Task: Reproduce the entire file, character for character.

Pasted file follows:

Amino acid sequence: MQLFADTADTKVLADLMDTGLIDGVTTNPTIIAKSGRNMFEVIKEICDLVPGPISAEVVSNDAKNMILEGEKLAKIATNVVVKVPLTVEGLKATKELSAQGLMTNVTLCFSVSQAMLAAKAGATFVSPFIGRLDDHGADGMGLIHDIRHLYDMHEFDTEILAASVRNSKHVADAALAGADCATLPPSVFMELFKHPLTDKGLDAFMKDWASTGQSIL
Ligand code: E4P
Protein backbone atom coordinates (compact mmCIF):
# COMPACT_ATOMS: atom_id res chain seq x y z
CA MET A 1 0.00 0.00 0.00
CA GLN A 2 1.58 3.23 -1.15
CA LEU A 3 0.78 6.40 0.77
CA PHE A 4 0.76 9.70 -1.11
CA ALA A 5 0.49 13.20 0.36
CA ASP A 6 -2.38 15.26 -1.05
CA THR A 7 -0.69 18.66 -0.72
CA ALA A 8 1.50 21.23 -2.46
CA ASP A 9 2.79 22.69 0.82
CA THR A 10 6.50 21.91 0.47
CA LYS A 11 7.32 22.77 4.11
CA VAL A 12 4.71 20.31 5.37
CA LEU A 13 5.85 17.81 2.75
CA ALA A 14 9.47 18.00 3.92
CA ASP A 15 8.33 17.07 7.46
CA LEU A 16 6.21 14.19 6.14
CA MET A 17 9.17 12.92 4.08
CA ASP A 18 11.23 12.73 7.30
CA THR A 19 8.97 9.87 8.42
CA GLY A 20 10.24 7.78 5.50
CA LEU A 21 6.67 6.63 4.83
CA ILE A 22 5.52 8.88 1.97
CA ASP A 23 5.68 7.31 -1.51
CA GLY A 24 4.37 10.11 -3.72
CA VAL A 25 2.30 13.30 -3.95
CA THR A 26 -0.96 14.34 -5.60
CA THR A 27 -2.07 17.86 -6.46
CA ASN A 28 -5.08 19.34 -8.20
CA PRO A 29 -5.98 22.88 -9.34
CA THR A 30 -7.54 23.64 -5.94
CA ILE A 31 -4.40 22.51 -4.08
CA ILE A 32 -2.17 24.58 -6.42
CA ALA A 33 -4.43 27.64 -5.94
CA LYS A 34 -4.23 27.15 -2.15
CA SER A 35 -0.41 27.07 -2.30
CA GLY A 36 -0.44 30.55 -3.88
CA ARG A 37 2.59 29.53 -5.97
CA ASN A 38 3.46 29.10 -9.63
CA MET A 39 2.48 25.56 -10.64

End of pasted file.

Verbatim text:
Amino acid sequence: MQLFADTADTKVLADLMDTGLIDGVTTNPTIIAKSGRNMFEVIKEICDLVPGPISAEVVSNDAKNMILEGEKLAKIATNVVVKVPLTVEGLKATKELSAQGLMTNVTLCFSVSQAMLAAKAGATFVSPFIGRLDDHGADGMGLIHDIRHLYDMHEFDTEILAASVRNSKHVADAALAGADCATLPPSVFMELFKHPLTDKGLDAFMKDWASTGQSIL
Ligand code: E4P
Protein backbone atom coordinates (compact mmCIF):
# COMPACT_ATOMS: atom_id res chain seq x y z
CA MET A 1 0.00 0.00 0.00
CA GLN A 2 1.58 3.23 -1.15
CA LEU A 3 0.78 6.40 0.77
CA PHE A 4 0.76 9.70 -1.11
CA ALA A 5 0.49 13.20 0.36
CA ASP A 6 -2.38 15.26 -1.05
CA THR A 7 -0.69 18.66 -0.72
CA ALA A 8 1.50 21.23 -2.46
CA ASP A 9 2.79 22.69 0.82
CA THR A 10 6.50 21.91 0.47
CA LYS A 11 7.32 22.77 4.11
CA VAL A 12 4.71 20.31 5.37
CA LEU A 13 5.85 17.81 2.75
CA ALA A 14 9.47 18.00 3.92
CA ASP A 15 8.33 17.07 7.46
CA LEU A 16 6.21 14.19 6.14
CA MET A 17 9.17 12.92 4.08
CA ASP A 18 11.23 12.73 7.30
CA THR A 19 8.97 9.87 8.42
CA GLY A 20 10.24 7.78 5.50
CA LEU A 21 6.67 6.63 4.83
CA ILE A 22 5.52 8.88 1.97
CA ASP A 23 5.68 7.31 -1.51
CA GLY A 24 4.37 10.11 -3.72
CA VAL A 25 2.30 13.30 -3.95
CA THR A 26 -0.96 14.34 -5.60
CA THR A 27 -2.07 17.86 -6.46
CA ASN A 28 -5.08 19.34 -8.20
CA PRO A 29 -5.98 22.88 -9.34
CA THR A 30 -7.54 23.64 -5.94
CA ILE A 31 -4.40 22.51 -4.08
CA ILE A 32 -2.17 24.58 -6.42
CA ALA A 33 -4.43 27.64 -5.94
CA LYS A 34 -4.23 27.15 -2.15
CA SER A 35 -0.41 27.07 -2.30
CA GLY A 36 -0.44 30.55 -3.88
CA ARG A 37 2.59 29.53 -5.97
CA ASN A 38 3.46 29.10 -9.63
CA MET A 39 2.48 25.56 -10.64